I met an Englishman at a cultural event in the next-door beach resort town of Biarritz, in a tent that seated 750 people. I don't normally warm to the English - it may have something to do with their arrogant national rugby team, but is more likely an inherited prejudice. England has contributed to world civilisation like no other and what would New Zealand be without them arriving as colonisers, or settlers if you prefer the euphemism. This Englishman I liked.
The event is a celebration of the Basque way of life. My new friend said that when he first got to Biarritz 13 years ago, "it felt as if I was finally at my true home". This despite the Basque people being very standoffish until they learn to trust you - and that may be never - or one of their key players introduces you. "Then you're in and it's for life," this 75-year-old told me.
He hardly goes back to England and when he does, can't wait to "come home".
I'm not quite like that, patriotic and emotionally anchored that I am to the country I was born and raised in. But I did get his point. This is some place, the Basque Country.
The Basque culture is unique, full-on passionate either singing, eating or conversing. They're a united people with their own language - though the majority don't speak it - and the songs that help bind them are wonderful sung en masse.
The food. My God, the food just kept coming. I don't prefer multi-courses yet I enjoyed four of the five courses and am glad I don't eat desert. Lamb on a spit will always go down with a Kiwi, like the big lead singer with the magnificent voice did. Found myself getting nostalgic for the company of Maori again. Yet part of me well knows that this Basque event is a reflection of their history, just as Maori reflect both on their past and what modern life has made of them. There's that other social code here, of never getting drunk. Drink and be merry, absolutely. But drunk is a very bad look. No violence at any social event - zero. Like it is with the vast majority of people I know in both countries. But this does not apply to a small minority who think it's okay to get pissed, be abusive and even fight.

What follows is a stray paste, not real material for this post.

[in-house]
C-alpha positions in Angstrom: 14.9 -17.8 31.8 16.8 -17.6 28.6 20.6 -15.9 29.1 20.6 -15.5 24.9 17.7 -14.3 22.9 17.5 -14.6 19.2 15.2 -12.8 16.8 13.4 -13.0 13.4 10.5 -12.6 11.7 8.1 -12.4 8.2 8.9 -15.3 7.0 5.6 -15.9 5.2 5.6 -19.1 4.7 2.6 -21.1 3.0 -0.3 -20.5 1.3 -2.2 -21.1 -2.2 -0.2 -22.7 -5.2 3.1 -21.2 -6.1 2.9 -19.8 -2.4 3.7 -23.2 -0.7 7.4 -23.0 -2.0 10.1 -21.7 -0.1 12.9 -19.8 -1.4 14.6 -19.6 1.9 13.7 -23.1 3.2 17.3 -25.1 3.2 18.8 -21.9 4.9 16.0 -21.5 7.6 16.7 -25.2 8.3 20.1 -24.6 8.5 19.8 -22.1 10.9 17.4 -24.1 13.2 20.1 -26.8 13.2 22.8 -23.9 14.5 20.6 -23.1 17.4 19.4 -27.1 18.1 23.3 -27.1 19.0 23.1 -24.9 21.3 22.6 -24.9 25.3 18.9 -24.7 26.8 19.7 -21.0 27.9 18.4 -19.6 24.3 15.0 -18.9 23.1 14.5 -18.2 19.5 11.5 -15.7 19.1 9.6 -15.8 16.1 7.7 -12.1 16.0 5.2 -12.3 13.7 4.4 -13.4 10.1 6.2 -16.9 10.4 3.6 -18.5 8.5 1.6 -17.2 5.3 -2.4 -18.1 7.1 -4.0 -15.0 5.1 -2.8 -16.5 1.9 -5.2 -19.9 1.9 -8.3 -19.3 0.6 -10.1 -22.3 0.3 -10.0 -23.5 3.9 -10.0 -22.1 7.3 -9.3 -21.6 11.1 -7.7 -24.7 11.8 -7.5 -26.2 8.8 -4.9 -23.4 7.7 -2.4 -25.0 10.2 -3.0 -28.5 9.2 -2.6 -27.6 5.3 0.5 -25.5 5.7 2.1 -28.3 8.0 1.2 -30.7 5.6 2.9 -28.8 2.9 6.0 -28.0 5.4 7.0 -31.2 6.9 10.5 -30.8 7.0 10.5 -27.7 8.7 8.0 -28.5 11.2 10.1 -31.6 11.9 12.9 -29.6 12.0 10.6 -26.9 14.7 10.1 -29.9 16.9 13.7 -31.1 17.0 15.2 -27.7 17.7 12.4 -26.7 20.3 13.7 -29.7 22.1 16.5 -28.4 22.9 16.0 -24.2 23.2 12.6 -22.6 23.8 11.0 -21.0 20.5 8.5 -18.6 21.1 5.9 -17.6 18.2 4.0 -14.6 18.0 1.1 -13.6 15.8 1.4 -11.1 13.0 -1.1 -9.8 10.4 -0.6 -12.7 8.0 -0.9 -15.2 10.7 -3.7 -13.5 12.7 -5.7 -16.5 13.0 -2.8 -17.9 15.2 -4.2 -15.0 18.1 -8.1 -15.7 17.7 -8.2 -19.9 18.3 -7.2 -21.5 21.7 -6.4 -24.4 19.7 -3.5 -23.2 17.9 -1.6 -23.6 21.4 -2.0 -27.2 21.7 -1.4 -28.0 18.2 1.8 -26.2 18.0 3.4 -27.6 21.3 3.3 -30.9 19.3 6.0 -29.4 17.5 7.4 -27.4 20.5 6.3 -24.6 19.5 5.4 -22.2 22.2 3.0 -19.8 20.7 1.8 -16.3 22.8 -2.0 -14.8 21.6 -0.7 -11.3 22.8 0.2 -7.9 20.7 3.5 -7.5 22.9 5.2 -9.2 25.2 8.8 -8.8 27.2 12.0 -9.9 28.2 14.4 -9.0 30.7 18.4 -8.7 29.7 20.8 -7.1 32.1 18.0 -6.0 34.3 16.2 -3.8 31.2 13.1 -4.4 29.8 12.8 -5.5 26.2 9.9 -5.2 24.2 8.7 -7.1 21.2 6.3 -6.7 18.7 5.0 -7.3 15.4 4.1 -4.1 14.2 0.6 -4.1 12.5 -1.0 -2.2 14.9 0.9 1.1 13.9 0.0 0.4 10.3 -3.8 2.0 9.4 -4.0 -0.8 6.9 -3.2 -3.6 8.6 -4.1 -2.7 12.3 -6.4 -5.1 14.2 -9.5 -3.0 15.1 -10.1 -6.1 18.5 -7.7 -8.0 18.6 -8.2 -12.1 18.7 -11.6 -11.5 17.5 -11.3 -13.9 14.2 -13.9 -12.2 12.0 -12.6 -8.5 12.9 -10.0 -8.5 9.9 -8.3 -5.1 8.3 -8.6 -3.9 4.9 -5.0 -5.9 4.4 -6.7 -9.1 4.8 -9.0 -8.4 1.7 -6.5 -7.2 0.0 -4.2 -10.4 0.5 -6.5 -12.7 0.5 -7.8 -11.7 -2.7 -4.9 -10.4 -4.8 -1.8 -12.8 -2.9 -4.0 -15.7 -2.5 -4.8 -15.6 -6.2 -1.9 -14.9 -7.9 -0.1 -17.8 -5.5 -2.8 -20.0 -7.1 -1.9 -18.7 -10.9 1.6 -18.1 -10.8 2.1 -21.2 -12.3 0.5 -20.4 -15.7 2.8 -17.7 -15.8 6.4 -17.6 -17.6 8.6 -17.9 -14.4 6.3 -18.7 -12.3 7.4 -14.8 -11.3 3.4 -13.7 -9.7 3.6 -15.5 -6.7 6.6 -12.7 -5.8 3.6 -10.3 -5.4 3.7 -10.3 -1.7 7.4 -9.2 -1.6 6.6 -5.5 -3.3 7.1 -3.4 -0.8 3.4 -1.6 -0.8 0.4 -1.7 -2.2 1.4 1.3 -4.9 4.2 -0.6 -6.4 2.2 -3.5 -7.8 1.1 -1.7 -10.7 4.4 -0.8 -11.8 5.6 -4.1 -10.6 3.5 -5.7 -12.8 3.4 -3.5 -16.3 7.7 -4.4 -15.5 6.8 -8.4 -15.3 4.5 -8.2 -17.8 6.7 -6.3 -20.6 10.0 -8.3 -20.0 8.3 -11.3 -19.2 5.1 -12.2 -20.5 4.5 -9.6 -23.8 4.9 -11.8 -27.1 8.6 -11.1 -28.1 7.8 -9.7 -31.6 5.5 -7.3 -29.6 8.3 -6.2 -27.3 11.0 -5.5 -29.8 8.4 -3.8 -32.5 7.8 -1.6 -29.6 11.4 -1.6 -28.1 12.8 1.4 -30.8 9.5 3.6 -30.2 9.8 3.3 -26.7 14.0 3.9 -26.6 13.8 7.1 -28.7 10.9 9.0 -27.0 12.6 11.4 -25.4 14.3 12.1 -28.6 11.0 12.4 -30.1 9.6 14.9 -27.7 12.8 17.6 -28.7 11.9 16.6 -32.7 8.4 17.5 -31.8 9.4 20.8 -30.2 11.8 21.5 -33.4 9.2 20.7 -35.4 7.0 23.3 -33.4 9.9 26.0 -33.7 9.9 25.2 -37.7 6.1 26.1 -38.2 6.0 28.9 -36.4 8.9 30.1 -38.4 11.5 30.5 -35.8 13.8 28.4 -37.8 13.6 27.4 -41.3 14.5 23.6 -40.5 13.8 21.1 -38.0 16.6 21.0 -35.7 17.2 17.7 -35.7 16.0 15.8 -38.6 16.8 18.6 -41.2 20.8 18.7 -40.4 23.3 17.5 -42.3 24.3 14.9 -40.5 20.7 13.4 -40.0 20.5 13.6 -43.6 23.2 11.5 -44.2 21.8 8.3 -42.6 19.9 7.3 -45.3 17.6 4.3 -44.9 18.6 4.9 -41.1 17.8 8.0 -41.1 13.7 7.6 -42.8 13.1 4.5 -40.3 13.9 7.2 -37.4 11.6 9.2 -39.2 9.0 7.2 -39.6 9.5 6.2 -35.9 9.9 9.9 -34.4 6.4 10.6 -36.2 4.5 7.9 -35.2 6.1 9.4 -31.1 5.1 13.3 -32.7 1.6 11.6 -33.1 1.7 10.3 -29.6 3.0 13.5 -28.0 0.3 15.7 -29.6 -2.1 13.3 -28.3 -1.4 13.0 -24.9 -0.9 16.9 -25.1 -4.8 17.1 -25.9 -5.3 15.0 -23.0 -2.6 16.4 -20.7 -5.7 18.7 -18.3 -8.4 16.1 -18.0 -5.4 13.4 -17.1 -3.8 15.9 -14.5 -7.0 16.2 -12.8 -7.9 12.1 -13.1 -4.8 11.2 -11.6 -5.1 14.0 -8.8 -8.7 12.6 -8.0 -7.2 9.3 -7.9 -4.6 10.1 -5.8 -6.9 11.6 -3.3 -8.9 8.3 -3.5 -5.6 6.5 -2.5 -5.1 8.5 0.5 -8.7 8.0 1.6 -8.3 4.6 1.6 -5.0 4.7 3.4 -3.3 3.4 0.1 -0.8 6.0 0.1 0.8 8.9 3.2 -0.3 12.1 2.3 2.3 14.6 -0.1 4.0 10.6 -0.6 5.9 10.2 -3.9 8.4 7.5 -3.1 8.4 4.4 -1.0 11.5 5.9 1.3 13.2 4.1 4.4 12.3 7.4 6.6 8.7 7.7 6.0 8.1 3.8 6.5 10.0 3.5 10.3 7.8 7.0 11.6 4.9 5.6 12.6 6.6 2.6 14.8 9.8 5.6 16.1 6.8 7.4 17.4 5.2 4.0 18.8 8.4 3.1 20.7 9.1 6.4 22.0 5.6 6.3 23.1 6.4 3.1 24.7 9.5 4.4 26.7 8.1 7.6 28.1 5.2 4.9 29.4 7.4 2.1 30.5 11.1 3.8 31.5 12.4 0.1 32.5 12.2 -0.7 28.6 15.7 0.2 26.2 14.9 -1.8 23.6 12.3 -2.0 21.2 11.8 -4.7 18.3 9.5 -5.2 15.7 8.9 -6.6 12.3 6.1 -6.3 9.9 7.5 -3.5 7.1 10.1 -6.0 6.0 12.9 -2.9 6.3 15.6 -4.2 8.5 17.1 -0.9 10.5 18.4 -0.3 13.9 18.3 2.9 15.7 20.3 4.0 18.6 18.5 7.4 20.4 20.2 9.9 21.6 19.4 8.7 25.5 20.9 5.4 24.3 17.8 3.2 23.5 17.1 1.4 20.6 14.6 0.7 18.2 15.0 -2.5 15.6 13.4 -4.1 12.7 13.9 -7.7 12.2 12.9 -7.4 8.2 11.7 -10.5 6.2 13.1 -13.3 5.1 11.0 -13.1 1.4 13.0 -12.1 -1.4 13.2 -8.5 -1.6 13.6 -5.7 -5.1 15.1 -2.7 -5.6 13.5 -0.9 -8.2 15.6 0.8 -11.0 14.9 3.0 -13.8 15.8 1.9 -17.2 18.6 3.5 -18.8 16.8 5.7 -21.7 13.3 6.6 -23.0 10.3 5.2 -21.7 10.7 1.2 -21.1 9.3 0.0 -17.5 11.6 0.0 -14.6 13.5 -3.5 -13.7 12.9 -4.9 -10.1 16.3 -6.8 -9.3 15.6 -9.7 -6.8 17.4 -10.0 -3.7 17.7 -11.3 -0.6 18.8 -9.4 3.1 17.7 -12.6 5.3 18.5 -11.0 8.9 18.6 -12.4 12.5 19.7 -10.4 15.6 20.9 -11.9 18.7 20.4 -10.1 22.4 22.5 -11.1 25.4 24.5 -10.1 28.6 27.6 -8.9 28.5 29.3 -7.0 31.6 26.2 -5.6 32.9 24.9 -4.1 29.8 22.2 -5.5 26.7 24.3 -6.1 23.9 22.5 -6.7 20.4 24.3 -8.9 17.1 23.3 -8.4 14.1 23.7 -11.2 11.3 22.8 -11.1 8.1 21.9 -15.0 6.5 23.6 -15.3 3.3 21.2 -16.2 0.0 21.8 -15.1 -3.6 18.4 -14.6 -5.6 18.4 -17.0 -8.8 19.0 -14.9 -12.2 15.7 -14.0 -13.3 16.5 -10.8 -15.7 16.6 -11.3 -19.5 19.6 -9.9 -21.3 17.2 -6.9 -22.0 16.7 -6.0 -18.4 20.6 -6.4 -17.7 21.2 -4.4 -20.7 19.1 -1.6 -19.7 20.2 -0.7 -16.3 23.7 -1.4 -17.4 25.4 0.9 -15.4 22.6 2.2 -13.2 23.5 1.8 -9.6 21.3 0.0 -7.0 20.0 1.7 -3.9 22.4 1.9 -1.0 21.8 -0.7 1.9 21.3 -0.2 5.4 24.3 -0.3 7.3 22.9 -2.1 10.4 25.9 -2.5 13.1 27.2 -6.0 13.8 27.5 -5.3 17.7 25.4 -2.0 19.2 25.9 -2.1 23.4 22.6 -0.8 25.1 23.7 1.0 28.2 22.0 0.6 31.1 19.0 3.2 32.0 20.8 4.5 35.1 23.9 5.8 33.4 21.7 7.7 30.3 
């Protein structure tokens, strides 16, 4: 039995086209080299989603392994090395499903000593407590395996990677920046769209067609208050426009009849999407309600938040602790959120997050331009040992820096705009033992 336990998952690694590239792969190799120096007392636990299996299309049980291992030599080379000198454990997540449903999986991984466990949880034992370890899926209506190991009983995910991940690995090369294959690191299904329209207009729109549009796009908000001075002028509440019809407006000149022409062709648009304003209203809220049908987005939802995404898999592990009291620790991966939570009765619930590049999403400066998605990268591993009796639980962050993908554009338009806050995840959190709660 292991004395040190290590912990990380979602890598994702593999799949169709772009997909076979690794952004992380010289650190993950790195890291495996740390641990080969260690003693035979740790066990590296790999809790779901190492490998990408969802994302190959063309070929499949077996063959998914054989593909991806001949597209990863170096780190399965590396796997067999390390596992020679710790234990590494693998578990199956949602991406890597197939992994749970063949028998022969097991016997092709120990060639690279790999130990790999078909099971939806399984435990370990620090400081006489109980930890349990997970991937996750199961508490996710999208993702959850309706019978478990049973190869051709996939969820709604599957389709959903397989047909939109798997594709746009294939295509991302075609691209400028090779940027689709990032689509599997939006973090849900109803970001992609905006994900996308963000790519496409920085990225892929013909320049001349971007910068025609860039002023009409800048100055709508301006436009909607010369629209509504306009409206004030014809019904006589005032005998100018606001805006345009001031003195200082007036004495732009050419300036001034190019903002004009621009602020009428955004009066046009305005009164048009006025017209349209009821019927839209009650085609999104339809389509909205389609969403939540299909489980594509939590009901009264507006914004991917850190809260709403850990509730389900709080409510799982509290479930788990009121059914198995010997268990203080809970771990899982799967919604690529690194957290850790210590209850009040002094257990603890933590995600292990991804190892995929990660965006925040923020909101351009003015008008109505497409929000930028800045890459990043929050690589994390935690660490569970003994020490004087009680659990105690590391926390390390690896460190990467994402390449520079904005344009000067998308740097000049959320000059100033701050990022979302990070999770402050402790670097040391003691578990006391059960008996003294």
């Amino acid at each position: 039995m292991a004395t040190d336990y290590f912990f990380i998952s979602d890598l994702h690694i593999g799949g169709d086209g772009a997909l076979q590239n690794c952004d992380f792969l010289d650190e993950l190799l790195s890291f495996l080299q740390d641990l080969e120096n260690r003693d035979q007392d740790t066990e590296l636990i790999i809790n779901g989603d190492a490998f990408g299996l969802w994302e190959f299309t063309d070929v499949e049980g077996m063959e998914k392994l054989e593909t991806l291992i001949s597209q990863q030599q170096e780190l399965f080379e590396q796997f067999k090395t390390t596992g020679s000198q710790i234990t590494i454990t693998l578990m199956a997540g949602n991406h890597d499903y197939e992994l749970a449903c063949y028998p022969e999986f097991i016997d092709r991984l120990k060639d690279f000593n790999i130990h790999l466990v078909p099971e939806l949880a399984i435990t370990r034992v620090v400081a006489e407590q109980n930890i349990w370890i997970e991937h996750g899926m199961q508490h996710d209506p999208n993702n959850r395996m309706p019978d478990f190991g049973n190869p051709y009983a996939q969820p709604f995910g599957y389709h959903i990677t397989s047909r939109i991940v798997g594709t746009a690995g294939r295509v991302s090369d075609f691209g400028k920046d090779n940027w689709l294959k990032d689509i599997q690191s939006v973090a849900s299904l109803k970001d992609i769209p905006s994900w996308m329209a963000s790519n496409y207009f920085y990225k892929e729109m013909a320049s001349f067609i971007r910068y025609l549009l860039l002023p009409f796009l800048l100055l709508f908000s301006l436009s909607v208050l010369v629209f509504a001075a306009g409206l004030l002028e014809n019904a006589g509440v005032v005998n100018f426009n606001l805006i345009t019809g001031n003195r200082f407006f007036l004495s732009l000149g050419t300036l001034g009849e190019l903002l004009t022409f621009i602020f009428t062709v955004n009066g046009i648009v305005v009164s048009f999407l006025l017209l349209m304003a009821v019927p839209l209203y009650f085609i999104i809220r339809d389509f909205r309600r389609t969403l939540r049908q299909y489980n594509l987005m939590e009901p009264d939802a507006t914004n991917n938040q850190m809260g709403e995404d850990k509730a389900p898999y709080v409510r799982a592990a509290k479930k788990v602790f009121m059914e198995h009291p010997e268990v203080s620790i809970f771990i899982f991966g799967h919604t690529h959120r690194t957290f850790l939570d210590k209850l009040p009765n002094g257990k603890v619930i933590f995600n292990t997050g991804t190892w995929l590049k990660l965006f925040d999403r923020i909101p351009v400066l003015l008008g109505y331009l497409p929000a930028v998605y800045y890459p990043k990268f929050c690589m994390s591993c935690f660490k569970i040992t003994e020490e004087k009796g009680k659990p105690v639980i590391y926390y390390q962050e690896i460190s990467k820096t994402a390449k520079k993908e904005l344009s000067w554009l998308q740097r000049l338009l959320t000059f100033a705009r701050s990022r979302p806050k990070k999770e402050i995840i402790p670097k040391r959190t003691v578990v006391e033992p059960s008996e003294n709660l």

As was said last week, I have very fond memories of singing and drinking with my Maori relations. But I did realise I was trying to relive a past that won't ever come back, wishing that I could do this with my own people of both my ethnic sides. I know culture evolves over centuries and that it takes its own carousing course, and is often crushed by overwhelming outside forces.
Somehow, the Basque have found a way to retain their culture of at least 2000 years. All over this town are little, private cultural clubs that exist solely on the fact they are Basque.
I do think we Kiwis need a really good national anthem. Like Kapa O Pango did to the All Blacks' haka. A big, beautiful anthem like the Welsh. We need traditions that have some element of ceremony and formal ritual, yet allows joyful expression. Some of the big choral pieces, like Hebrew Slaves from Verdi's opera, Nabucco, that everyone can be fully immersed in rendering with all our hearts.
New Zealand needs more Maori and Pacific Island composers to give us something that is typically us, that we can all rally around and sing with gusto, emotion, harmony and national pride.
The Maori Battalion came home with songs picked up from Italy and sang them like Eyeties. England's Vera Lynn took Marlene Dietrich's Lili Marlene and turned it into an English classic. At rugby games here in Bayonne, song sheets are on every seat for the fans to sing traditional songs. No one sings at a rugby game in NZ. We hardly even shout.
The Basque people dance a lot, mostly rock and roll and a bit of salsa. A woman dragged me up to dance and I suffered the painful experience with a fixed, false smile. But at any excuse I'll sing because, as mentioned last week, it's what I grew up on.
Our kids and grandkids have adopted Anzac Day heart and soul. Let's give them something more joyful to express culturally, some depth, some layers. It always makes for a better people.
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